Unanimous agreement among scientists: Earth to suffer major loss in species

Jeremy Hance
mongabay.com
November 09, 2011



The thylacine, the dodo, the great auk, the passenger pigeon, the golden toad: these species have become symbols of extinction. But they are only the tip of the recent extinction crisis, and according to a survey of 583 conservation scientists, they are only the beginning. In a new survey in Conservation Biology, 99.5 percent of conservation scientists said a serious loss in biodiversity was either 'likely', 'very likely', or 'virtually certain'. The prediction of a significant loss of species is not surprising—scientists have been warning for decades that if global society continues with business as usual the world will suffer from mass extinction—what is perhaps surprising is the practically unanimous expectation that a global biodiversity decline will occur.

"Understanding the degree of consensus within the scientific community will help policy makers to interpret scientific advice, improving the likelihood of successful of conservation initiatives," said study author Murray Rudd with the University of York. "The extremely high level of consensus demonstrated by these results underlines the urgency of preventing further damage to the natural world."

In addition, nearly 80 percent of respondents agreed that it was 'virtually certain' that human activities were accelerating species loss. Deforestation, habitat loss, climate change, pollution, overexploitation for food or medicine, disease, and invasive species are among a few of the big drivers of biodiversity decline worldwide.

According to the survey, tropical coral reefs are the most likely to see extinctions. Eighty-eight percent of respondents familiar with coral reefs—the most biodiverse marine ecosystems on Earth—predicted that a serious loss was 'very likely' or 'virtually certain'. While coral reefs are suffering from pollution and overfishing, perhaps the most drastic impact is the ongoing rise of greenhouse gas emissions. Ocean acidification from rising carbon levels hurts a coral reef's ability to calcify, imperiling the ecosystem. In addition, rising sea temperatures and sea levels due to climate can cause coral bleaching, which has devastated whole reef systems.

Around half of the researcher (50.3 percent) would like to see criteria laid out for 'conservation triage'. Conservation triage is a controversial idea whereby conservation priorities—much like triage in an emergency room—would be more strictly determined given limited funds and resources. The idea, however, portends that some species would be allowed to go extinct without conservation-efforts because their situation would be perceived as too dire to 'waste' resources.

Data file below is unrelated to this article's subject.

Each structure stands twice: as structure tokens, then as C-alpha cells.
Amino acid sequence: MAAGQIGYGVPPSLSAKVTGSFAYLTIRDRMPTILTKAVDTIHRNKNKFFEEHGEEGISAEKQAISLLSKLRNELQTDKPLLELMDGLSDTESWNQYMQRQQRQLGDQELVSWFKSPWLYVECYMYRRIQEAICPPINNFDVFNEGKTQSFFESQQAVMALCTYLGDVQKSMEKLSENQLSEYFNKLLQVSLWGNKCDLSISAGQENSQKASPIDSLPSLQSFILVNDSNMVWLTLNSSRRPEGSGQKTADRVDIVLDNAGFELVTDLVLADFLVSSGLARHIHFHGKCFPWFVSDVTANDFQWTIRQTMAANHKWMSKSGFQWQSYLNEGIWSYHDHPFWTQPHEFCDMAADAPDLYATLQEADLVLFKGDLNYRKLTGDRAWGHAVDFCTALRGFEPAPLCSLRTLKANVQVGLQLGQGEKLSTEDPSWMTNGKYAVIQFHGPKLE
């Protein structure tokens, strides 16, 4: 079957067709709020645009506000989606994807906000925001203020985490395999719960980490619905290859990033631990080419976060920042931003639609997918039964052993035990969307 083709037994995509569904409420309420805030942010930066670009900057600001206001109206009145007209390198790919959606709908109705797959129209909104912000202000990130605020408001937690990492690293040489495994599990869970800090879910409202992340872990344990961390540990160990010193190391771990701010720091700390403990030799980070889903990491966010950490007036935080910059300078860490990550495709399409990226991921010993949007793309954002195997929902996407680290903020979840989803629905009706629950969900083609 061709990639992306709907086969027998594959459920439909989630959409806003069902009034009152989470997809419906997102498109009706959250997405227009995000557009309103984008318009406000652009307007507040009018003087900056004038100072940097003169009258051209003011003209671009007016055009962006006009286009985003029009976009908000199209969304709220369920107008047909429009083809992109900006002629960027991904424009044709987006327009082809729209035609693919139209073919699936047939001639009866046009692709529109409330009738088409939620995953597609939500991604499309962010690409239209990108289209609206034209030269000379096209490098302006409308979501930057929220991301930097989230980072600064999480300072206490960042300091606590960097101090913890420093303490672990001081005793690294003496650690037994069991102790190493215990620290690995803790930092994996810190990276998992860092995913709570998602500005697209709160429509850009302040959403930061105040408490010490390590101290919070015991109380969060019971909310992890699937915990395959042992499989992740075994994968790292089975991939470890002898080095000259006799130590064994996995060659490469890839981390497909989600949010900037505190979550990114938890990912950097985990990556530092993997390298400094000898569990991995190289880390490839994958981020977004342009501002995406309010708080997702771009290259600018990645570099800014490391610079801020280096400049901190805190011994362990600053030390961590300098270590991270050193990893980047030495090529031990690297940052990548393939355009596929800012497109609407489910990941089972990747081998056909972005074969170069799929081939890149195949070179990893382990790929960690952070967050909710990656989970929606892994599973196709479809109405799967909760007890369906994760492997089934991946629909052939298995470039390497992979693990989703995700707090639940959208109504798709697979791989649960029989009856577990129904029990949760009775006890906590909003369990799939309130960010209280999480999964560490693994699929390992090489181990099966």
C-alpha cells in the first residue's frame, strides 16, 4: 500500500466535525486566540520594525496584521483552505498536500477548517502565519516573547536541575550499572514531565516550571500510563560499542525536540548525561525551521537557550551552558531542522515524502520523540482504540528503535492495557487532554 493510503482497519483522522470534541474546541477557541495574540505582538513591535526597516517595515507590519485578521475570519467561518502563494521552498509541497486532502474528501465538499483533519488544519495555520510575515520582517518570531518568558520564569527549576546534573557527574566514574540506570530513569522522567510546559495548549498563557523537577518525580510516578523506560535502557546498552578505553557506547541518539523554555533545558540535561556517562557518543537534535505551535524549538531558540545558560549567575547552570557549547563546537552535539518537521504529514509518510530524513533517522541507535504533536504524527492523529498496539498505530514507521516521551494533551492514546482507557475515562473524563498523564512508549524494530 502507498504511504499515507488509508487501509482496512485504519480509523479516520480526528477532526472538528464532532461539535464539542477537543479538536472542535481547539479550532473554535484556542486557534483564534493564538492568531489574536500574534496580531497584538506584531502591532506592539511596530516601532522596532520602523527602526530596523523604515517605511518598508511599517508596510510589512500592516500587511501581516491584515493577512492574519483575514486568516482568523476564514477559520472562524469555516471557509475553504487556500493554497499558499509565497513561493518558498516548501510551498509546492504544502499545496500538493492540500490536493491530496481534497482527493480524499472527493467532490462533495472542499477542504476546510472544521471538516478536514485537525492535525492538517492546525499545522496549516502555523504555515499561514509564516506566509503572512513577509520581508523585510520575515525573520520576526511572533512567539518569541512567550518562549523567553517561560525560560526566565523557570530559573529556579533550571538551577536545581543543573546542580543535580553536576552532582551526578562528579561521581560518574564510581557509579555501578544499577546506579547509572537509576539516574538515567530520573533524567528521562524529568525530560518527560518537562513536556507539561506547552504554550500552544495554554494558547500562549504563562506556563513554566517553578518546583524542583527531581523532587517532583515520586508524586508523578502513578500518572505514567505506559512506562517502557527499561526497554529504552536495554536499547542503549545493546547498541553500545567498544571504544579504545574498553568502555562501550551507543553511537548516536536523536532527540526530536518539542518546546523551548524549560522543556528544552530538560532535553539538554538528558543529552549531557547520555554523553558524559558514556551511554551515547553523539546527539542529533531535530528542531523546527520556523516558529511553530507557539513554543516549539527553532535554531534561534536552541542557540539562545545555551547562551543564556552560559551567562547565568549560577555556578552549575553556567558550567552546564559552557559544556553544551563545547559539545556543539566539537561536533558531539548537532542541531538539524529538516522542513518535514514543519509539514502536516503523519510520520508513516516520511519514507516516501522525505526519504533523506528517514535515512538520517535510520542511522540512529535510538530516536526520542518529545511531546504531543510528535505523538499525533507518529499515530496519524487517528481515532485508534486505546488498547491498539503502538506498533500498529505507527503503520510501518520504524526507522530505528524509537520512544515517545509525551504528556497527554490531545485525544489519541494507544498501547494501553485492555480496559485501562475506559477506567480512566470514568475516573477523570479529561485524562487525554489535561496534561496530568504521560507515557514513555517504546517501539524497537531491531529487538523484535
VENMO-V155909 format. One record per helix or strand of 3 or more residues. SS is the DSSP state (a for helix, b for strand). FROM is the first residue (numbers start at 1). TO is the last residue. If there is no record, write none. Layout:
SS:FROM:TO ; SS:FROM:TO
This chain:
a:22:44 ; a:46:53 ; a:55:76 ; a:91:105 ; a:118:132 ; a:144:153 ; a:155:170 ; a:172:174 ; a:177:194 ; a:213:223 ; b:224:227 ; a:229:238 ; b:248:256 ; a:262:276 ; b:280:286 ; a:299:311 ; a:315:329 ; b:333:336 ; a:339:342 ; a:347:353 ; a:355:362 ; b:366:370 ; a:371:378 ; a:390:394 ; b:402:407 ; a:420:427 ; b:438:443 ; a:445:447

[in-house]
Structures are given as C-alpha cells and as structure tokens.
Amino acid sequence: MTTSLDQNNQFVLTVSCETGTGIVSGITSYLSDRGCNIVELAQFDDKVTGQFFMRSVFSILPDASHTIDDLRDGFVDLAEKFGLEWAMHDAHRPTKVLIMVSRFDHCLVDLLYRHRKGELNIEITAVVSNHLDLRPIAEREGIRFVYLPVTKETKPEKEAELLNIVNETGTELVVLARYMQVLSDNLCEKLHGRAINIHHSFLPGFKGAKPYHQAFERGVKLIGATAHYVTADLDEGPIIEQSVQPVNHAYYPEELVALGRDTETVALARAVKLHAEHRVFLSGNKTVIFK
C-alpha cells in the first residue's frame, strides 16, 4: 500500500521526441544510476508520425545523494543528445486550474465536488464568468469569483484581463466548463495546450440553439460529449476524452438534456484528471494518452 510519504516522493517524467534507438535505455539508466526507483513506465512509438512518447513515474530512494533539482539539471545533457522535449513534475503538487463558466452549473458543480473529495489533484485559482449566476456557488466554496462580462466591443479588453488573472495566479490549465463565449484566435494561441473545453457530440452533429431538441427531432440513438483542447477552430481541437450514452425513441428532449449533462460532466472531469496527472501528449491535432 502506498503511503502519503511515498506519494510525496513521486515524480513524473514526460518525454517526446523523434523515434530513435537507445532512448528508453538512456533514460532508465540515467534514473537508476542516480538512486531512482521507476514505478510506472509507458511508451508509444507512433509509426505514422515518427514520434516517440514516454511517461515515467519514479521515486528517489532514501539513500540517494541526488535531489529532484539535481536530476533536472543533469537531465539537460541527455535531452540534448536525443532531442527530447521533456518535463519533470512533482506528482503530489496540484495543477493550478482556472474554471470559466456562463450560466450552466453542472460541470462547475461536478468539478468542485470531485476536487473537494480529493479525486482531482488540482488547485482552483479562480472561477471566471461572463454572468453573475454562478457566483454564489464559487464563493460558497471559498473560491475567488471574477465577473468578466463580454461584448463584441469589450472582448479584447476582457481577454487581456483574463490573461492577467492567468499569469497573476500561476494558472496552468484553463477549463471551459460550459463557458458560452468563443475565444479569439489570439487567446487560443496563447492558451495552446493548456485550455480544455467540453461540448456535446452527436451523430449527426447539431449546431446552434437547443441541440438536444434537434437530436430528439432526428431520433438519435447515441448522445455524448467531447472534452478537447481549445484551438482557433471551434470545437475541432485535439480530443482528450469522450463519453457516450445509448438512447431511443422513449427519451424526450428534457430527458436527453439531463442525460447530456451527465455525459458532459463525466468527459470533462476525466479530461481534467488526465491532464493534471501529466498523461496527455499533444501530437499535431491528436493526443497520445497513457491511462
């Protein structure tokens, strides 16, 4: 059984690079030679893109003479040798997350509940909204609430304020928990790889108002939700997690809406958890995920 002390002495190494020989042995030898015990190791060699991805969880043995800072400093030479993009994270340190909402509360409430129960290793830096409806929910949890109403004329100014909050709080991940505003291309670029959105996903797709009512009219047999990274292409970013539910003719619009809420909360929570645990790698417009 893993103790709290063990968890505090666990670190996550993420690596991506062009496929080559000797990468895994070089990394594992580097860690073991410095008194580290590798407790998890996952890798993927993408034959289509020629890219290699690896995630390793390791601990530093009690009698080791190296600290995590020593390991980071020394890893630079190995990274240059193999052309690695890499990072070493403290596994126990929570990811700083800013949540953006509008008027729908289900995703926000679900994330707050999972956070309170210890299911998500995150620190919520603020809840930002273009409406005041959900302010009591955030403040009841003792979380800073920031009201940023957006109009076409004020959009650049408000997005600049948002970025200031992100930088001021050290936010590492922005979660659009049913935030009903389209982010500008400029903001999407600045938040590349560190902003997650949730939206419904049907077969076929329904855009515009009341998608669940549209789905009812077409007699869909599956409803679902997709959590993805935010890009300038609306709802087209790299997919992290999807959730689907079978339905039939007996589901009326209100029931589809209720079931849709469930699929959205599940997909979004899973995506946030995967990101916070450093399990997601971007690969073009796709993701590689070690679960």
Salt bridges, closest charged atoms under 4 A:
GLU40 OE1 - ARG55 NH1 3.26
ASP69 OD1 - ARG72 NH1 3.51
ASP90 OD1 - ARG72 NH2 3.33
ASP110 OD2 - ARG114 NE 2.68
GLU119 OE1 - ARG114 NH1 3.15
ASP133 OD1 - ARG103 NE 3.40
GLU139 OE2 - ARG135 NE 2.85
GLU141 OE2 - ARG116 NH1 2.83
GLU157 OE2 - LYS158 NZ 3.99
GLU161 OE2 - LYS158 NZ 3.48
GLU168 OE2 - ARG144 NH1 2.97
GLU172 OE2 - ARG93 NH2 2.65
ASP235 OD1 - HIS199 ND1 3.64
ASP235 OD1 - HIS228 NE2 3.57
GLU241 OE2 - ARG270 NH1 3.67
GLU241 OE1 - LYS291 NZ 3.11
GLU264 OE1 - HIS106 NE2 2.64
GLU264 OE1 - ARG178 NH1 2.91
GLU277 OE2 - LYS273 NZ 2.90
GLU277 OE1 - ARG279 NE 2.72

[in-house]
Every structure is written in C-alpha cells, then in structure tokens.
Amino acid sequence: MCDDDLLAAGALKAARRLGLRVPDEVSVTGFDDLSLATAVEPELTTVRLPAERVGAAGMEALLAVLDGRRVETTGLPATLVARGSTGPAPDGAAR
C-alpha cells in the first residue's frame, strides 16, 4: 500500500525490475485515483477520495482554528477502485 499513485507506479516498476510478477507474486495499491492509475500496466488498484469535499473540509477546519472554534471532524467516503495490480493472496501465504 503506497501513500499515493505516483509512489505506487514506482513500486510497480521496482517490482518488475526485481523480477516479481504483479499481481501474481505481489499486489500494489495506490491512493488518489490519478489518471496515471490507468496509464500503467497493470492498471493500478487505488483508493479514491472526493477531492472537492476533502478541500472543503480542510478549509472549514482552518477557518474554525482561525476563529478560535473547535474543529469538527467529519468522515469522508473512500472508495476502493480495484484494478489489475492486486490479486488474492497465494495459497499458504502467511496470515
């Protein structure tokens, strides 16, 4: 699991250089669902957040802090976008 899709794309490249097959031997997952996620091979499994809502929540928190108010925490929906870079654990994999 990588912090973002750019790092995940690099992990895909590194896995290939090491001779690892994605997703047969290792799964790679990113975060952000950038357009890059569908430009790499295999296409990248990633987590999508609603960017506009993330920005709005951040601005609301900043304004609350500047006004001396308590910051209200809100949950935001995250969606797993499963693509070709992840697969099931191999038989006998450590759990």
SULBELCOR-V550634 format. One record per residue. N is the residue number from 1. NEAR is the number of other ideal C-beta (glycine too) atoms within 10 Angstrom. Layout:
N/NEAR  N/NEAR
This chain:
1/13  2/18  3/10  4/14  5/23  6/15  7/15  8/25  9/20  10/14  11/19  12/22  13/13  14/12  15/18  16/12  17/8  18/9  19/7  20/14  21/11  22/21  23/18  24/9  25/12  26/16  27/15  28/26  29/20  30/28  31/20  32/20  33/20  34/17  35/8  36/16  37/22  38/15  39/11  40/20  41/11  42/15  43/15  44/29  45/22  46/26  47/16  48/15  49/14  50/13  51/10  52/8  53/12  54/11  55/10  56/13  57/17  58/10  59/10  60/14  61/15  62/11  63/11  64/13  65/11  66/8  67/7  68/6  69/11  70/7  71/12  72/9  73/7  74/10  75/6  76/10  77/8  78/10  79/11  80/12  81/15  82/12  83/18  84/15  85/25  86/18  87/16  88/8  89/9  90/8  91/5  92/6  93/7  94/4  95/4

According to the IUCN Red List, over 19,000 species are currently classified as Vulnerable, Endangered, and Critically Endangered. However the Red List has only had the capacity to date to analyze around 3 percent of the world's known species. Even more alarming no one knows just how many species inhabit Earth with estimates ranging from 3 million to 100 million (currently almost 2 million have been described).



CITATION: Rudd. M. Scientists' Opinions on the Global Status and Management of Biological Diversity. Conservation Biology, Wiley-Blackwell, DOI: 10.1111/j.1523-1739.2011.01772.x



A Gallery of the Critically Endangered

The Sumatran orangutan (Pongo abelii) is considered Critically Endangered with approximately 7,000 left, representing an 80% decline in 75 years. Photo by: Rhett A. Butler.
The Sumatran orangutan (Pongo abelii) is considered Critically Endangered with approximately 7,000 left, representing an 80% decline in 75 years. Photo by: Rhett A. Butler.



A female leather-back sea turtle lays a precarious nest. The world's largest marine turtle in the world, the leather-back is listed as Critically Endangered by the IUCN Red List. Photo by: Tiffany Roufs.
A female leather-back sea turtle lays a precarious nest. The world's largest marine turtle in the world, the leather-back is listed as Critically Endangered by the IUCN Red List. Photo by: Tiffany Roufs.



A black-and-white ruffed lemur (Varecia variegata) feeds on a tamarind in Madagascar. Their population has dropped by 80% in 27 years. This species is also listed as Critically Endangered. Photo by: Rhett A. Butler.
A black-and-white ruffed lemur (Varecia variegata) feeds on a tamarind in Madagascar. Their population has dropped by 80% in 27 years. This species is also listed as Critically Endangered. Photo by: Rhett A. Butler.



Listed as Critically Endangered, the Sumatran rhino (Dicerorhinus sumatrensis) is down to around 250 individuals and is one of the world's rarest mammals. Photo by: Jeremy Hance.
Listed as Critically Endangered, the Sumatran rhino (Dicerorhinus sumatrensis) is down to around 250 individuals and is one of the world's rarest mammals. Photo by: Jeremy Hance.



Native to the Indonesian island of Sulawesi, the black-crested macaque (Macaca nigra) is classified by the IUCN Red List as Critically Endangered. Photo by: Rhett A. Butler.
Native to the Indonesian island of Sulawesi, the black-crested macaque (Macaca nigra) is classified by the IUCN Red List as Critically Endangered. Photo by: Rhett A. Butler.



The blue iguana (Cyclura lewisi) has been helped by conservation efforts going from around 24 individuals to 500, but it is still listed as Critically Endangered. Photo by: Rhett A. Butler.
The blue iguana (Cyclura lewisi) has been helped by conservation efforts going from around 24 individuals to 500, but it is still listed as Critically Endangered. Photo by: Rhett A. Butler.















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CITATION:
Jeremy Hance
mongabay.com (November 09, 2011).

Unanimous agreement among scientists: Earth to suffer major loss in species .

http://news.mongabay.com/2011/1108-hance_survey_extinction.html